It is by now customary in the chats around London’s West End coteries to acknowledge Andrew Scott as the “greatest theater actor of his generation”, ready to inherit the coveted title from the incomparable Mark Rylance. The two-time Olivier Award winner has been such an impressionable presence onstage that his turn in Robert Icke’s 2017 adaptation of Hamlet drew even more praise than Benedict Cumberbatch’s iconic portrayal of the Danish prince from 2015.
Scott’s rare, visceral ability to adapt and excel beyond the demarkations of comedy and drama – his two Oliviers came for polar opposite roles in 2004’s A Girl in a Car with a Man and 2019’s adaptation of Present Laughter – has certainly been a factor in the development of Vanya, playwright Simon Stephens’ modernization of Anton Chekhov’s legendary 1898 play. Stephens, who already collaborated with Scott on 2008’s Sea Wall (a role Scott wrote especially for him) and 2014’s Birdland, has publicly praised the actor’s mercurial playfulness and enormous capacity to embody different characters and human states. He initially considered the Irishman for the titular role, but one rehearsal reading after another, both claim it became clear that Scott should take on all the roles in Vanya.
Staged at the Duke of York’s Theatre in a limited run from 15 September to 21 October and presented as a “co-creating” effort between Stephens, Scott, director Sam Yates, and stage designer Rosanna Vize, Vanya quickly emerged as an unlikely play of the year. What ought to have been “just” another cunning retelling of a classic (Stephens has already adapted Chekhov’s The Cherry Orchard in 2014 and Seagull in 2017) evolved into one of the most emotionally devastating deliveries in years, surprisingly adding new layers and context to a play we thought had given us all it could have.
Stephens’ text is modernized slightly, just enough to avoid parody and be relatable for contemporary audiences. The Russian estate has been transported to a potato farm in Ireland. Professor Alexander Serebryakov is now a fading filmmaker and his career choices seem to cause some very 20th-century stress. The names are also anglicized, but the rest is pleasantly familiar, as the core of Chekhov’s intense character study remains intact.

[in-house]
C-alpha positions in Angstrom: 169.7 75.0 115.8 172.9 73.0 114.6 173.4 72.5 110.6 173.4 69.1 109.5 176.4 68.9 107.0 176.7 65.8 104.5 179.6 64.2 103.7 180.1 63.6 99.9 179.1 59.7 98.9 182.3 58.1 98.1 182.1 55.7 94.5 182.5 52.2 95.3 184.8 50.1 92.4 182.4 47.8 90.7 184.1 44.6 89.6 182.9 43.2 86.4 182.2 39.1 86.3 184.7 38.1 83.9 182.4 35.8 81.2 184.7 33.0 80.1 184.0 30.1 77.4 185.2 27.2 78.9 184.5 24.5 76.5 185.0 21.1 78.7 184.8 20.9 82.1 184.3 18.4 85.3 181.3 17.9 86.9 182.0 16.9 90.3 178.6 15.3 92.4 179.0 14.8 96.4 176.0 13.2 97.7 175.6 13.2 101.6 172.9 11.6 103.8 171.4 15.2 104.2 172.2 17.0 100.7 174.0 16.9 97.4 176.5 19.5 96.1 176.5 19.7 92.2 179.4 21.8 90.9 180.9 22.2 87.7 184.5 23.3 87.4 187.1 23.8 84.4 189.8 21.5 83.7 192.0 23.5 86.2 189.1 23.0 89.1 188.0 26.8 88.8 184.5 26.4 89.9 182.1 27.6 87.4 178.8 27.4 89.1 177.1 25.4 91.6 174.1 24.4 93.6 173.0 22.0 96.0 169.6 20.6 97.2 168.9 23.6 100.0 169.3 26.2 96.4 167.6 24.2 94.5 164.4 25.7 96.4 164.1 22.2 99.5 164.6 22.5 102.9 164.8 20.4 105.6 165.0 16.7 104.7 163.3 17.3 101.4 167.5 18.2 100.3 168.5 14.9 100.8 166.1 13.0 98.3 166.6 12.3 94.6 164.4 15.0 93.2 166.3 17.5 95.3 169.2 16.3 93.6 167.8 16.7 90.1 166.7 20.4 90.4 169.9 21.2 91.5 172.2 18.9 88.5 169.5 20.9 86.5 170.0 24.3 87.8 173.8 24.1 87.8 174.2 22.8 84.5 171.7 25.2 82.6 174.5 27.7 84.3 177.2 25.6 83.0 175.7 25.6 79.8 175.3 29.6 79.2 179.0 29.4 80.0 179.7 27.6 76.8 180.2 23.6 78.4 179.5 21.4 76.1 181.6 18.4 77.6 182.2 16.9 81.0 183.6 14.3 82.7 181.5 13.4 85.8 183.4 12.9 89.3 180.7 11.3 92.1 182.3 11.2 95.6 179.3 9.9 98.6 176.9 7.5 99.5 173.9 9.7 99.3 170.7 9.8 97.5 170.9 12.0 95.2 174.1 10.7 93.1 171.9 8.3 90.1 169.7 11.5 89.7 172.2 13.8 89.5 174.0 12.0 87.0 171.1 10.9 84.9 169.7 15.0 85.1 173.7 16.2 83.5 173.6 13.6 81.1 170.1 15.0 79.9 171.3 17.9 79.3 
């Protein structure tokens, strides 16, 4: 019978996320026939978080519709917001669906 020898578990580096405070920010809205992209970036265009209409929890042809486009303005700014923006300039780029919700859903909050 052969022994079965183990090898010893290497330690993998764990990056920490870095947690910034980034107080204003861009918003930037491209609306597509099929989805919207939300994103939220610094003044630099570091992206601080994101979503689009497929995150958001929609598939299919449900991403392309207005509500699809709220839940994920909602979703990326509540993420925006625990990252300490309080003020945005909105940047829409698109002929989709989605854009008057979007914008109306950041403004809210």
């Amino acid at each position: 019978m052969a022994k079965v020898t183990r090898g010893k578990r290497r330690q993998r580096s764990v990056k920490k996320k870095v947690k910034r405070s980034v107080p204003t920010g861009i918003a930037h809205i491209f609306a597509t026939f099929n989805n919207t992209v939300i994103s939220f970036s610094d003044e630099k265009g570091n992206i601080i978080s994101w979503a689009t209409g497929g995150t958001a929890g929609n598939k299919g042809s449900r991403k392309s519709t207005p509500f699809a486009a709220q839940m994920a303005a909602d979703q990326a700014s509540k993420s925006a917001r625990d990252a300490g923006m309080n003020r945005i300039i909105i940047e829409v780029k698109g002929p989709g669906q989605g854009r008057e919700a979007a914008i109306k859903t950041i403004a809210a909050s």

While all co-creators are to be credited for Vanya’s potency, it is Scott who carries the depth of the author’s insights – and the audience’s heartache – on his face. Curiously, Vanya’s most astounding effects come from methods and setups counterintuitive to what one might expect from a solo show. Using Vize’s simple, 1970s-style kitchen with a door, table, and swing serving as liminal spaces, Yates has Scott (and his nine roles) moving around without abruptness and physicality one might presume would be necessary to distinguish between who’s speaking, but rather quietly, gently, as a specter.
Furthermore, despite Chekhov’s snappy humor and occasional flamboyance, Scott and the team opt for a slow-burning, affectively rich, meditative experience in which the spectator loses sight of all but the most raw and universal of human emotions. This gamble has proven to be an absolute triumph.
In Vanya‘s very first moments, a languid Scott, seemingly not even in character, emerges on stage to – adjust the lights and mirrors, smirking at the audience. It’s a coy symbolic setup for what’s to come, as we will be looking inward throughout the 105-minute runtime, with no interval. He slides over to the stove and lights a cigarette; we’re watching mom Maureen casually gossip with Michael, the doctor. Slowly circling the table and the door, Scott moves between props and portraits: he fondles a towel when he takes over Sonya, fiddles a pendant around his neck when embodying Helena, and puts on sunglasses when channeling Vanya.